|Processors Cores (Max)||4/8||4/8||4/8||4/8||4/8||4/8||6/12||8/16||10/20||10/20||TBD|
|Platform Chipset||6-Series “Cougar Point”||7-Series “Panther Point”||8-Series “Lynx Point”||9-Series “Wild Cat Point”||100-Series “Sunrise Point”||200-Series “Union Point”||300-Series||300-Series||400-Series||400-Series?||495-Series|
|Platform Socket||LGA 1155||LGA 1155||LGA 1150||LGA 1150||LGA 1151||LGA 1151||LGA 1151||LGA 1151||TBD||TBD||TBD|
|Platform||Desktop LGA||Desktop LGA||Desktop LGA||Desktop LGA||Desktop LGA||Desktop LGA||Desktop LGA||Desktop LGA||Desktop LGA||Desktop LGA||Desktop LGA|
Intel High-End Desktop CPUs – 14nm Cascade Lake With 18 Cores on X299 Board Platform in Q3 2019
Moving on to the HEDT (High-End Desktop) CPUs, the same roadmap shows that X299 platform is here to stay and would support Intel’s upcoming Cascade Lake-X processors featuring a total of 18 cores on 14nm and arriving in Q3 2019. This roadmap confirms basically no major upgrade for the HEDT platform aside from higher clock speeds and an improved 14nm process node. Intel’s Xeon processors for the LGA 3647 socketed enthusiast motherboards aren’t listed here but that was a one part line (Xeon W-3175X) and maybe it would receive a flagship variant later this year too.
On the Xeon side, the Cascade Lake-SP refresh processors which succeed the recently revealed Cascade Lake-SP processors would be arriving in Q1 2020. The processor lineup is regarded to as Cooper Lake and is based on the 14nm architecture, offering new Intel DLBoost and BFloat 16 algorithms. This would be the last family that Intel launches before moving to their 10nm Ice Lake chips later in 2021.
The processors would range from 28 core Cascade Lake Refresh (LGA 3647) to 18 core Cascade Lake-W refresh (LGA 2066) parts. Intel is also expected to introduce their Comet Lake-based Xeon E lineup sometime in Q1 2020, featuring PCIe Gen 3.0 support and up to 10 core processors.
Intel HEDT Processor Families:
|Intel HEDT Family||Gulftown||Sandy Bridge-E||Ivy Bridge-E||Haswell-E||Broadwell-E||Skylake-X||Skylake-X||Skylake-X||Cascade Lake-X|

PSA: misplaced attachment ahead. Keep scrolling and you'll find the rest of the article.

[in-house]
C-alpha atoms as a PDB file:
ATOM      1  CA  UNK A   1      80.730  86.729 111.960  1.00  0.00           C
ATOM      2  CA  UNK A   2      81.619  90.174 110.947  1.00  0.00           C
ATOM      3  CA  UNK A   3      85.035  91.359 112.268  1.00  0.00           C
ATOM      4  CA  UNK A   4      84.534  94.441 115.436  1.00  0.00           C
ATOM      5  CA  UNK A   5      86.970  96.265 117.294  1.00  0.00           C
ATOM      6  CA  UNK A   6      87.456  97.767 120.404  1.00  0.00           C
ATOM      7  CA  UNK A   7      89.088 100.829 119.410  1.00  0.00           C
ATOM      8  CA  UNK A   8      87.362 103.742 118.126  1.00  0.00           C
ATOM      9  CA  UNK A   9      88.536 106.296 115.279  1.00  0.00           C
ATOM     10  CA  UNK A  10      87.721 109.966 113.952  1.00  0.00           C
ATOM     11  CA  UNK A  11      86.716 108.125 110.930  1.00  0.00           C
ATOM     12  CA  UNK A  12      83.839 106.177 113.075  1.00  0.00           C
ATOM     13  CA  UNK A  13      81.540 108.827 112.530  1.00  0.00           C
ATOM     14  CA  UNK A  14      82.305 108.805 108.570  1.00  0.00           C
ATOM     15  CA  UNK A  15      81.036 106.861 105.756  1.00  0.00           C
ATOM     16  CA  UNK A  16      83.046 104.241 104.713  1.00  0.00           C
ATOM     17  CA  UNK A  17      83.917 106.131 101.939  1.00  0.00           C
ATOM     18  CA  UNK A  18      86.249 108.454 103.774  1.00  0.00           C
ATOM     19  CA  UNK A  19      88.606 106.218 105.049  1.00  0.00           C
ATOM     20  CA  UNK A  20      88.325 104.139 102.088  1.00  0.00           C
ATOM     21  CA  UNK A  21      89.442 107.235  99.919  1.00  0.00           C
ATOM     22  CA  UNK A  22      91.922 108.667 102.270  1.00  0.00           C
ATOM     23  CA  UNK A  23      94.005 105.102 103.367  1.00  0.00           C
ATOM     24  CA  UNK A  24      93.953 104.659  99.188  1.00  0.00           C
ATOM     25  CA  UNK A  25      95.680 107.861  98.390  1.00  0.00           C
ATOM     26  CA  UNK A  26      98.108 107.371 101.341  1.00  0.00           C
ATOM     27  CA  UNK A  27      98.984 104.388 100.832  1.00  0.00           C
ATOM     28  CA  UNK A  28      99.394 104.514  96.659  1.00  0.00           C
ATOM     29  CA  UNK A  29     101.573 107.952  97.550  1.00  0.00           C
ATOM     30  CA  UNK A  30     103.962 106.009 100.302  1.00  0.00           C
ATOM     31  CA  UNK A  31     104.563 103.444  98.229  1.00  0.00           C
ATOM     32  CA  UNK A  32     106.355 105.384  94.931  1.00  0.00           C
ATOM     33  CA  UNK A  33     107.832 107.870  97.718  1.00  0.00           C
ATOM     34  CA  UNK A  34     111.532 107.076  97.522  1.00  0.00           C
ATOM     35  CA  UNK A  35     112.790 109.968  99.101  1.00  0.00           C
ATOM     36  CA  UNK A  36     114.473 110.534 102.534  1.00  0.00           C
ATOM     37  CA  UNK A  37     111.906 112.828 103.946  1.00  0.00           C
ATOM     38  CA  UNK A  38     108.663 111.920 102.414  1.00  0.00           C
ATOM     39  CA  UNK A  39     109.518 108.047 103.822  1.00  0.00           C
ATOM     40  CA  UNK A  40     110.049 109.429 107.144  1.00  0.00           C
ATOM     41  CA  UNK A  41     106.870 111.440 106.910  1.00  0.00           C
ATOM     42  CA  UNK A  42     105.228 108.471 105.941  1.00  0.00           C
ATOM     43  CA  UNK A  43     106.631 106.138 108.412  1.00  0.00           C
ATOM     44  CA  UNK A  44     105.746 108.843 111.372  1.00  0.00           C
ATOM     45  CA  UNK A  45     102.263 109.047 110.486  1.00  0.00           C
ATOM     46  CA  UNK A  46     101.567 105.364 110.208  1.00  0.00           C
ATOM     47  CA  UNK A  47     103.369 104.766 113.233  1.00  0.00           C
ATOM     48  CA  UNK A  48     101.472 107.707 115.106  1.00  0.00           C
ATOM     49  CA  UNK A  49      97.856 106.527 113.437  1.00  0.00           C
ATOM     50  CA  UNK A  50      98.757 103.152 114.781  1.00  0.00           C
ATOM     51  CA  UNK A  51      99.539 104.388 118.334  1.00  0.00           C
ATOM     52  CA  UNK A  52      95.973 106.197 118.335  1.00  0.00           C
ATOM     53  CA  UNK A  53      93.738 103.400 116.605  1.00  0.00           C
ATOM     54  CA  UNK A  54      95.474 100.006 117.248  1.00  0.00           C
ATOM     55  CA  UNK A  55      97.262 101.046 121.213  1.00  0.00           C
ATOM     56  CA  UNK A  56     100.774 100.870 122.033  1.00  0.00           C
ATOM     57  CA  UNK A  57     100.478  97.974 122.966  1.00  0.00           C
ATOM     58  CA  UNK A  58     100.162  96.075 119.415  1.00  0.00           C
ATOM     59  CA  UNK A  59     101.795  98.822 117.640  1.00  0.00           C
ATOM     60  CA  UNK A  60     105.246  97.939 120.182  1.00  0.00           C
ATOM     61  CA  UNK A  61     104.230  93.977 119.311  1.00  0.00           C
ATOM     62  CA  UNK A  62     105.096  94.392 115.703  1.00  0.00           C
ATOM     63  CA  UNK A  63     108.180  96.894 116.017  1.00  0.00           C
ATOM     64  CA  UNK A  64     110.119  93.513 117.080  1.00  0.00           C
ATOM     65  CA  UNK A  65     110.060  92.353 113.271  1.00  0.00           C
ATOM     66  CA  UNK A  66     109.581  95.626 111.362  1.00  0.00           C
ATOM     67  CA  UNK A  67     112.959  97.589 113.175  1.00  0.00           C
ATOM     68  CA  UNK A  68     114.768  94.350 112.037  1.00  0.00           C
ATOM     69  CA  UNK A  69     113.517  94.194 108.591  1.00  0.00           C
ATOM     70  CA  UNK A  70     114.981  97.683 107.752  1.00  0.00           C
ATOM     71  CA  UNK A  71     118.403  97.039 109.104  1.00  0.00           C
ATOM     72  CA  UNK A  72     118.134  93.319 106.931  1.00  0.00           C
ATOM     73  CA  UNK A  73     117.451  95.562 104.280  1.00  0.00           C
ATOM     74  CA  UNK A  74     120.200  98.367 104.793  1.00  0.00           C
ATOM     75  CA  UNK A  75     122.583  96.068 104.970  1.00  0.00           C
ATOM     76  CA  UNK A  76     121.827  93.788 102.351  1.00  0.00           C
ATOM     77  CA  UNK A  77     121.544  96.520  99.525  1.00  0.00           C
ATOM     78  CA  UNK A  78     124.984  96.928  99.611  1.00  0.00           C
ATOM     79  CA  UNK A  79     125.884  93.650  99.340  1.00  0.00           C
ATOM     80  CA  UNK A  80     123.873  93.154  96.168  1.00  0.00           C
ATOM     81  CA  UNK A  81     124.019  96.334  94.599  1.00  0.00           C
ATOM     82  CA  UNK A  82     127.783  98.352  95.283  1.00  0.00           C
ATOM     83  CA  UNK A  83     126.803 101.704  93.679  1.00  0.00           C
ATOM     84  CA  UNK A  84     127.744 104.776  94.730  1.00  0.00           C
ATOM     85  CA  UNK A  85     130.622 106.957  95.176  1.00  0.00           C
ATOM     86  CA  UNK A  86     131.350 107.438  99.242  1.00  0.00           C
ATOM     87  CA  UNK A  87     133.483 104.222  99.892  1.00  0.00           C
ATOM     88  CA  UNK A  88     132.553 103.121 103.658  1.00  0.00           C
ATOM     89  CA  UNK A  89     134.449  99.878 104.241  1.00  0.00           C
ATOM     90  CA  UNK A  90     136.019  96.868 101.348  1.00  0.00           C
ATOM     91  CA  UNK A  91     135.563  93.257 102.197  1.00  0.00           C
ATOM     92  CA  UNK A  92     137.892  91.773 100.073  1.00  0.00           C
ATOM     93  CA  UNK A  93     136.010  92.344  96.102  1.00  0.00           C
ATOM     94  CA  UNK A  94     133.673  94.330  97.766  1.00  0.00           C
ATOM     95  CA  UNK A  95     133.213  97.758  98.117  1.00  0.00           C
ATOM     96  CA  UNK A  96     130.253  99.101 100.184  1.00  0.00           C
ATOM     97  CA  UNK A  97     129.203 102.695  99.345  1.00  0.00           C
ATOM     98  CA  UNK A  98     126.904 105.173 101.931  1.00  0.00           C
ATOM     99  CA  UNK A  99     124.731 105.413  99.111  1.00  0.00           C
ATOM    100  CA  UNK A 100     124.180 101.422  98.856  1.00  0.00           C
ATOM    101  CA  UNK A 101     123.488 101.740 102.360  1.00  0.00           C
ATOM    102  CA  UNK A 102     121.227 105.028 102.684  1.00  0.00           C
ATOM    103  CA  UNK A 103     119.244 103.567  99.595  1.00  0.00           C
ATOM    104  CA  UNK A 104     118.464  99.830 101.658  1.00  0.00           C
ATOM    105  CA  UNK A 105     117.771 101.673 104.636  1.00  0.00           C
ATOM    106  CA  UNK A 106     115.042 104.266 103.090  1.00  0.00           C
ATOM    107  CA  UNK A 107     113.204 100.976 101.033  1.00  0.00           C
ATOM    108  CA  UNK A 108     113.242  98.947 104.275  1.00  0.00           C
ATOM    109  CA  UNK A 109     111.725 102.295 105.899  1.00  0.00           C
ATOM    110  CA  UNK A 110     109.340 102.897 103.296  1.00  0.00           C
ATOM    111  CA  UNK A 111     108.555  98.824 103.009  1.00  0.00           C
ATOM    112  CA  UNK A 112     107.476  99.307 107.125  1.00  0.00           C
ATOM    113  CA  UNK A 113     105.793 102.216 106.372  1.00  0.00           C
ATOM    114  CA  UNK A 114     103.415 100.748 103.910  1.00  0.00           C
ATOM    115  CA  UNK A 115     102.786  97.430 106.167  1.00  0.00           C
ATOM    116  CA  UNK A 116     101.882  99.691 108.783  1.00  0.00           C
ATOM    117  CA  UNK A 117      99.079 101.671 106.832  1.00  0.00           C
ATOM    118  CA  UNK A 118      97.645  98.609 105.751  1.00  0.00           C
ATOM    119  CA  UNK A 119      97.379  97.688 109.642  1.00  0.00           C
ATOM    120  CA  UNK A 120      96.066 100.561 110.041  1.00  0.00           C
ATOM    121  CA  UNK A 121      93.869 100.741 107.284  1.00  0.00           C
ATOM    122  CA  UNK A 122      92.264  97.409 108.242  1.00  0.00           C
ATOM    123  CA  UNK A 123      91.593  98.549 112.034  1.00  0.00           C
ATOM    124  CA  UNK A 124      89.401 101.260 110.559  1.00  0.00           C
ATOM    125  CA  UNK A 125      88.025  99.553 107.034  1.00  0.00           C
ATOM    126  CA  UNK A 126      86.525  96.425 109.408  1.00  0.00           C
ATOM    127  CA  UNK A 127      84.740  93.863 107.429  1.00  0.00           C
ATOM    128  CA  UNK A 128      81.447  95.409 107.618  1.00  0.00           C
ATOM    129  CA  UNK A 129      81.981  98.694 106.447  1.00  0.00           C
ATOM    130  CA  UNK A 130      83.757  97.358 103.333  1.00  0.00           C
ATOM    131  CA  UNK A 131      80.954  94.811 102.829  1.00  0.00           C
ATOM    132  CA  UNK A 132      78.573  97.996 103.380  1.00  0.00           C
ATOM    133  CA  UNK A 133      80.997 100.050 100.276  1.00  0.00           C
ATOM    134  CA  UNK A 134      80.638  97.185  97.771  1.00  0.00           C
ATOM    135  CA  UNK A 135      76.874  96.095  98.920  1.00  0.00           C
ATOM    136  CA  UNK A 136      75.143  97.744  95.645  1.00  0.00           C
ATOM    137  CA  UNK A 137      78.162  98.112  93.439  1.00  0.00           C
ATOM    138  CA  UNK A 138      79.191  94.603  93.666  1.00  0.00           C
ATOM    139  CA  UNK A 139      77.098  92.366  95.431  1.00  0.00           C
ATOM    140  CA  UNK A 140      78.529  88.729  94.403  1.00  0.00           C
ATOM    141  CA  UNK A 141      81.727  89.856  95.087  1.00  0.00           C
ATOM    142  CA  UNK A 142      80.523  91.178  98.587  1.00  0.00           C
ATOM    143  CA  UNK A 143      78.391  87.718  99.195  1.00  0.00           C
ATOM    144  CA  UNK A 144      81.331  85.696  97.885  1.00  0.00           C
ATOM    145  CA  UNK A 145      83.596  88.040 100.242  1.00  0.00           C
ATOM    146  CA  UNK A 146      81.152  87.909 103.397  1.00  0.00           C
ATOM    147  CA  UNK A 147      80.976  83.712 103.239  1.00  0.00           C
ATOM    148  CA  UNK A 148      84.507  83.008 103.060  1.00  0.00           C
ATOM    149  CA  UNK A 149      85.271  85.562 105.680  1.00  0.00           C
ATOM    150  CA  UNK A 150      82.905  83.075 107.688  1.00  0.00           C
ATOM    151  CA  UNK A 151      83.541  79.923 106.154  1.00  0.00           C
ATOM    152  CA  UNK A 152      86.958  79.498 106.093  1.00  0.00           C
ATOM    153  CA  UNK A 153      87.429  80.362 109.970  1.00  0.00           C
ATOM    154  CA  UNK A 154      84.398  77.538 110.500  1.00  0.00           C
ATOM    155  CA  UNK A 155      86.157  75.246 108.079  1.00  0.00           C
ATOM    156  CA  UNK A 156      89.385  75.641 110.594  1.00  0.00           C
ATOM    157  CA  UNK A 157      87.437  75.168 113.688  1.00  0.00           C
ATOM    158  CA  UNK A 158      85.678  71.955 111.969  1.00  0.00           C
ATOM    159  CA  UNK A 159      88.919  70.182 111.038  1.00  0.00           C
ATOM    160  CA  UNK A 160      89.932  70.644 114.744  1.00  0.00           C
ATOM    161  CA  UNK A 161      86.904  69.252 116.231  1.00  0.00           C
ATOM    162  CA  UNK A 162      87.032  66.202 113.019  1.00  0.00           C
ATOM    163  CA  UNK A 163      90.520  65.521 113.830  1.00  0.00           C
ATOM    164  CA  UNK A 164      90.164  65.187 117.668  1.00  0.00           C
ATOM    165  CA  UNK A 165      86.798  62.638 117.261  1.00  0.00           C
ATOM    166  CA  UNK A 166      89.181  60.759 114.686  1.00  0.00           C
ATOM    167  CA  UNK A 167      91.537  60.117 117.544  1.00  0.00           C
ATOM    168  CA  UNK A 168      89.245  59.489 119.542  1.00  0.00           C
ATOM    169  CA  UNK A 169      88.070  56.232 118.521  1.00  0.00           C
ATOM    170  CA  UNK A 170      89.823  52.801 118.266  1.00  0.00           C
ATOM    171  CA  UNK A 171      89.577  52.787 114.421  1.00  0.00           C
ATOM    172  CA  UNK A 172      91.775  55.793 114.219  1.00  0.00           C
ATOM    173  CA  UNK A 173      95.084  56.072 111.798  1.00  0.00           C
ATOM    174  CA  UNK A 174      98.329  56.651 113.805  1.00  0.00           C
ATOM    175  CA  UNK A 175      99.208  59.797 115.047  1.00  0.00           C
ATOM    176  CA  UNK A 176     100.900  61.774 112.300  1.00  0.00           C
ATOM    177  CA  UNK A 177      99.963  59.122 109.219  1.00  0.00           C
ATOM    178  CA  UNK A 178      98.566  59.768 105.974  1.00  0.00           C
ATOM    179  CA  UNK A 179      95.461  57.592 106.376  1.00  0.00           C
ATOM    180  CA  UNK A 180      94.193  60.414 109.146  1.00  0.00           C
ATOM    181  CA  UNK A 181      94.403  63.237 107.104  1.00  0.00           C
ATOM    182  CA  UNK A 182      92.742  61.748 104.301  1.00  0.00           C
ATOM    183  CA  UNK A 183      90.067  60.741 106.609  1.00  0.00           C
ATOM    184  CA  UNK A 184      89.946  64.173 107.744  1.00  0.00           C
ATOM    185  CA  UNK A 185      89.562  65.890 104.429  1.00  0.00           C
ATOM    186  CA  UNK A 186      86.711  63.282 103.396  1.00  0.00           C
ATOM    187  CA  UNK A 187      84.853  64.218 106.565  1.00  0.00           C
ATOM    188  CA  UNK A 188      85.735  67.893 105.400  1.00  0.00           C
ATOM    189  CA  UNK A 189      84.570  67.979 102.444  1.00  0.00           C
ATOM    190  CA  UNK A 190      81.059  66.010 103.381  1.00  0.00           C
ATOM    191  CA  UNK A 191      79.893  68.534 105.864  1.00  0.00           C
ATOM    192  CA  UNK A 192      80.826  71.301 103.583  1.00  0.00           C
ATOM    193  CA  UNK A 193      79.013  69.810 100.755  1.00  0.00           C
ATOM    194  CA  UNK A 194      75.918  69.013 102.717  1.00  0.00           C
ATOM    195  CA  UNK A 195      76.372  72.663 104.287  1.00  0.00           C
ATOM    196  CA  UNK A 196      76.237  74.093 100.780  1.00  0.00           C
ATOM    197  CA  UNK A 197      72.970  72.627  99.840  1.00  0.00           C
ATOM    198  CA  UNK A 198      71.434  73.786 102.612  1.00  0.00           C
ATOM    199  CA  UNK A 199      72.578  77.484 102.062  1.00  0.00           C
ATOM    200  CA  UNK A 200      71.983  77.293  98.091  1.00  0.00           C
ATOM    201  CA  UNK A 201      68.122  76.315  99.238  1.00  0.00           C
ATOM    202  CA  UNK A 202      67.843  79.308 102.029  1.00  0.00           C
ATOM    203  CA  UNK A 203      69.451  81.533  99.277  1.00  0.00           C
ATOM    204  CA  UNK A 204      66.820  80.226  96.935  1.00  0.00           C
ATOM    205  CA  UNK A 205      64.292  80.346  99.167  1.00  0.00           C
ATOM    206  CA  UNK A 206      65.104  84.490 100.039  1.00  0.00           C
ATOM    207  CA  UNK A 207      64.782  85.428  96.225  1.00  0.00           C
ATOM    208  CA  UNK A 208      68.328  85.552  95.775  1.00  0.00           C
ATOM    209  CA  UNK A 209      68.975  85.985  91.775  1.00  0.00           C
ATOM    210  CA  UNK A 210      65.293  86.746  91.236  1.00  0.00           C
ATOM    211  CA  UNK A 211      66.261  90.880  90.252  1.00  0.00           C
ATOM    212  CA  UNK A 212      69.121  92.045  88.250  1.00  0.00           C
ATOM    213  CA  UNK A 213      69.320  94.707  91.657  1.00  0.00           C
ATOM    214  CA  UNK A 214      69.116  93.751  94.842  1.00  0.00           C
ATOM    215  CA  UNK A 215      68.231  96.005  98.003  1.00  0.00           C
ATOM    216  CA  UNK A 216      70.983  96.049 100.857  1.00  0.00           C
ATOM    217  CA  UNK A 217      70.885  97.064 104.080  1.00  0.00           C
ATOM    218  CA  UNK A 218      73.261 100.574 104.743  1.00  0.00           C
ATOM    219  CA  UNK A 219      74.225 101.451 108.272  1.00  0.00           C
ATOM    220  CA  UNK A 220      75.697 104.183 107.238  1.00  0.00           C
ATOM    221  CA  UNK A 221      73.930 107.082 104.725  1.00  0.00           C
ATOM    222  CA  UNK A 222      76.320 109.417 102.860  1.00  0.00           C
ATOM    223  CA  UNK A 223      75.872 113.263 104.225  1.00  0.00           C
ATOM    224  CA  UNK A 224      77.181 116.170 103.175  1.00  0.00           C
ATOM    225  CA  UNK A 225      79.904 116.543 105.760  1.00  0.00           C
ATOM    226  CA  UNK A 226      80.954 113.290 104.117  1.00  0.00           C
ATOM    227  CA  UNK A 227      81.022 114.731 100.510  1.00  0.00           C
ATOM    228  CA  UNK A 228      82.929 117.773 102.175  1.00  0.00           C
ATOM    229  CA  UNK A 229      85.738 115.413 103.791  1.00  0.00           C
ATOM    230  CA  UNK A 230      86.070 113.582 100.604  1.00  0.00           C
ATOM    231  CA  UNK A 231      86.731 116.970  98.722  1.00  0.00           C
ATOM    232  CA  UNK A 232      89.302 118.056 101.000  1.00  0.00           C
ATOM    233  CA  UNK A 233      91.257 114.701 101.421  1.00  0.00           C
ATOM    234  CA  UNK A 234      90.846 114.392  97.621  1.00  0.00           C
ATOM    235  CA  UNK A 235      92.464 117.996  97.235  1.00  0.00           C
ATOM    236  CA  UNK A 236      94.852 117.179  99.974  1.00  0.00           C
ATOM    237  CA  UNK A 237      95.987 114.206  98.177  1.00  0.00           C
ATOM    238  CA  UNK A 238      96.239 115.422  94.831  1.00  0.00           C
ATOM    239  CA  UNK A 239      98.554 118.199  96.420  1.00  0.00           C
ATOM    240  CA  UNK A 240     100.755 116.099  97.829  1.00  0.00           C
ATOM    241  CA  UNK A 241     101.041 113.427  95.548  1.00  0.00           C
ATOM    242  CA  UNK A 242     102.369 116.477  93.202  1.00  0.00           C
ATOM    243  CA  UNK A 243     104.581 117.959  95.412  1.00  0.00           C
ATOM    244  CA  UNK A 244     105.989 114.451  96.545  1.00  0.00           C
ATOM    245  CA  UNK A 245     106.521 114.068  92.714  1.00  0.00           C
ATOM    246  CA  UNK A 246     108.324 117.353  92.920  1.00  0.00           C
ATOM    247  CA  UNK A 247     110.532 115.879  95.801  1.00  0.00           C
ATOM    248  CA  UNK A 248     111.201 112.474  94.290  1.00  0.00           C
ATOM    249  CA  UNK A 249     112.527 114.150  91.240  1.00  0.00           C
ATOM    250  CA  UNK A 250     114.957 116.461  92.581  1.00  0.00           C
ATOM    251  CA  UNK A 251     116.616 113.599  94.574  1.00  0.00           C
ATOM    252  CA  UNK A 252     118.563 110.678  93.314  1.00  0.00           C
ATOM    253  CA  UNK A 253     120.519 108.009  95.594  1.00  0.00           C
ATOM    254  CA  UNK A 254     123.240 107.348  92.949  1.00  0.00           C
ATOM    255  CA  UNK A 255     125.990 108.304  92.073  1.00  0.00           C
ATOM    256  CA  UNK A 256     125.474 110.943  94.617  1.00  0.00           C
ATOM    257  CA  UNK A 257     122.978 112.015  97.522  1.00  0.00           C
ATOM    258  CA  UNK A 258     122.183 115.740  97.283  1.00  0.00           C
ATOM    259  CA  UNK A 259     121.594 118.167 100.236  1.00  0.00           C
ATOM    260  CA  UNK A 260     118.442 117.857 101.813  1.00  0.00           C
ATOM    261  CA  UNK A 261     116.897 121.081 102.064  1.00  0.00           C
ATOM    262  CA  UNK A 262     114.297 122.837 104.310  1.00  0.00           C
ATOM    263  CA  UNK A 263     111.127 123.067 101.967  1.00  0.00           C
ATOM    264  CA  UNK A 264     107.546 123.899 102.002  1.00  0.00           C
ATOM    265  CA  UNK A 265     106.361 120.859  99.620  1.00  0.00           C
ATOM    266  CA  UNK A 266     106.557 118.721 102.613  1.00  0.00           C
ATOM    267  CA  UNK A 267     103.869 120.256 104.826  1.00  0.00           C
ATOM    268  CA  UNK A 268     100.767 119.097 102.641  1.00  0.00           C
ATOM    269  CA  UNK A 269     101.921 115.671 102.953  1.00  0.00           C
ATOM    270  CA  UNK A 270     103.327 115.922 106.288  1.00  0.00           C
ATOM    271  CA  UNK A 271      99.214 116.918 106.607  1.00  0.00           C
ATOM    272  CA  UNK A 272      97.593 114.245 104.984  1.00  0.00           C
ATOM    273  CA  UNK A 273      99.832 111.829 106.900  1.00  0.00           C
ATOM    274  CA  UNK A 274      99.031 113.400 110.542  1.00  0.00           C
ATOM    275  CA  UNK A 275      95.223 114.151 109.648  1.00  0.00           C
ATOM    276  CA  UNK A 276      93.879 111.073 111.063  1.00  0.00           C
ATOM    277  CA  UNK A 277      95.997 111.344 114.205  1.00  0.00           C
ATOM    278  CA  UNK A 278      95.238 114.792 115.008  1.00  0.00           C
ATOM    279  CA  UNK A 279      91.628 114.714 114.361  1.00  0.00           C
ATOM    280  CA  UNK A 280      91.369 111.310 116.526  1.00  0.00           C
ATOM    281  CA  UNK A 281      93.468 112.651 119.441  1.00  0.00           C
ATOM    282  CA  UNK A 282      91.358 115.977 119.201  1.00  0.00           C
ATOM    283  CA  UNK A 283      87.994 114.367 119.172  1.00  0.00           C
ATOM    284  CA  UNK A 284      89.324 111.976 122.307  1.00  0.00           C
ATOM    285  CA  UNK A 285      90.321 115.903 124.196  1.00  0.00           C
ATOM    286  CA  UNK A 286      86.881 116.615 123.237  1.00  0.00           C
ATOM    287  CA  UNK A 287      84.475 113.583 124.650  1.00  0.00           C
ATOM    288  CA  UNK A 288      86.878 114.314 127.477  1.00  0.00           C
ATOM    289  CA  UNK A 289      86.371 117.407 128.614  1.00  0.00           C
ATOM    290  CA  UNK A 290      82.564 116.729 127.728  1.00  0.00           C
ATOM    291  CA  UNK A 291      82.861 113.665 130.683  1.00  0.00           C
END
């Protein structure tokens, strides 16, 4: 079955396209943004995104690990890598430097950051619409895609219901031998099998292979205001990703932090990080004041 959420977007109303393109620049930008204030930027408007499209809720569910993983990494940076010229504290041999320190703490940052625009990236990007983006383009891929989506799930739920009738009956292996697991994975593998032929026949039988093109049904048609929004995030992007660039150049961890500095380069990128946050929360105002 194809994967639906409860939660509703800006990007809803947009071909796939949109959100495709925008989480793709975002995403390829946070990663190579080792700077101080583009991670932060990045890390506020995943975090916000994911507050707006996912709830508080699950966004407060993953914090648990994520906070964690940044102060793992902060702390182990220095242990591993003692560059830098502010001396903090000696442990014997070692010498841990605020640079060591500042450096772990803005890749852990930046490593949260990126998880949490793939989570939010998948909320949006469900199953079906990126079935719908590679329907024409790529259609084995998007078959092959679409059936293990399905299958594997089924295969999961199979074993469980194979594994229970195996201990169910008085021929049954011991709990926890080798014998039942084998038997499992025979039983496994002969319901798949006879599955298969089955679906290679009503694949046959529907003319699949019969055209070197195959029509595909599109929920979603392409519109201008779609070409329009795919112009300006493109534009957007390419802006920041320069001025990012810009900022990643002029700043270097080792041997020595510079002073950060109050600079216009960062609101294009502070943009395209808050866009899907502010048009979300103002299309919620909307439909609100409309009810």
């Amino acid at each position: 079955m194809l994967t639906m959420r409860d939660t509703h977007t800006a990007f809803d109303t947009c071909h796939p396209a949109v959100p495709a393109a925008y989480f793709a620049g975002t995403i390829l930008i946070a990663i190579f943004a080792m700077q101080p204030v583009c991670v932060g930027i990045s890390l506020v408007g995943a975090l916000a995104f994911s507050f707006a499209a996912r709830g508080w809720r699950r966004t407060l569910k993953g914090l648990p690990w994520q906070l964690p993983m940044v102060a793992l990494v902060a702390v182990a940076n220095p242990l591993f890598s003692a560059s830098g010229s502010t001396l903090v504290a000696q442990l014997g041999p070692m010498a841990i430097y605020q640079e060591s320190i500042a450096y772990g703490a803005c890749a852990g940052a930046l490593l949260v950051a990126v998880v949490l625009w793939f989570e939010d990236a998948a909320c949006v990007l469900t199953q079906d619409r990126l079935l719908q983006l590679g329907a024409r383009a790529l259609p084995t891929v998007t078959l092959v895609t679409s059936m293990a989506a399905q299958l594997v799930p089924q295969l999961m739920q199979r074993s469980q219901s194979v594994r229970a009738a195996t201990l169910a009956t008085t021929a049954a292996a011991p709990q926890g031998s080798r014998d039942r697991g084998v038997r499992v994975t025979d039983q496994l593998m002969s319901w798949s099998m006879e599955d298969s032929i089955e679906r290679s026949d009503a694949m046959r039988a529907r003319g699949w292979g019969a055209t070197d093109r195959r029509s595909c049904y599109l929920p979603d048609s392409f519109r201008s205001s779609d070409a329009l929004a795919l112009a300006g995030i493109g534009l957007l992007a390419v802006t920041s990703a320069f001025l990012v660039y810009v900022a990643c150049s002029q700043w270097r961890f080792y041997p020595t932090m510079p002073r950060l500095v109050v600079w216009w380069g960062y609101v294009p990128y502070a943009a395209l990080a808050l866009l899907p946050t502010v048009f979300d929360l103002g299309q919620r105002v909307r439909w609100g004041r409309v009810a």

|Flagship SKU||Core i7-980X||Core i7-3960X||Core i7-4960X||Core i7-5960X||Core i7-6950X||Core i9-7980XE||Core i9-9980XE||Xeon W-3175X||TBD|
|Clock Speeds||3.33/3,60 GHz||3.30/3.90 GHz||3.60/4.00 GHz||3.00/3.50 GHz||3.00/3.50 GHz||2.60/4.20 GHz||3.00/4.50 GHz||3.10/4.30 GHz||TBD|
|Max Cache||12 MB L3||15 MB L3||15 MB L3||20 MB L3||25 MB L3||24.75 MB L3||24.75 MB L3||38.5 MB L3||24.75 MB L3|
|Max PCI-Express Lanes (CPU)||32 Gen2||40 Gen2||40 Gen3||40 Gen3||40 Gen3||44 Gen3||44 Gen3||44 Gen3||44 Gen3|
|Chipset Compatiblity||X58 Chipset||X79 Chipset||X79 Chipset||X99 Chipset||X99 Chipset||X299||X299||C612E||X299|
|Socket Compatiblity||LGA 1366||LGA 2011||LGA 2011||LGA 2011-3||LGA 2011-3||LGA 2066||LGA 2066||LGA 3647||LGA 2066|
|Launch||Q1 2010||Q4 2011||Q3 2013||Q3 2014||Q2 2016||Q3 2017||Q4 2018||Q4 2018||2H 2019|
|Launch Price||$999 US||$999 US||$999 US||$1059 US||$1700 US||$1999 US||$1979 US||~$4000 US||TBD|
While we are on the subject of HEDT processors, it should be noted that engineering samples of Intel Cascade Lake-X processors are already appearing in Sisoftware database. A 10 core and 20 thread CPU was spotted with a boost clock of up to 4.6 GHz and 19.25 MB L3 cache. This is a 100 MHz boost in terms of frequency over the Core i9-9900X 10 core, 20 thread CPU which has a max boost of 4.5 GHz. This processor would be the third iteration that would be compatible with the existing and newly manufactured X299 motherboards that would offer slightly modern features compared to the designs we have available today.
In the end, the HEDT and mainstream Intel CPUs see some strong competition ahead from AMD with their 3rd Gen Ryzen and Ryzen Threadripper families that are getting an ever-increasing core count and with the help of 7nm Zen 2 architecture, can deliver around the same IPC as modern Intel CPUs while offering better thermals and power efficiency.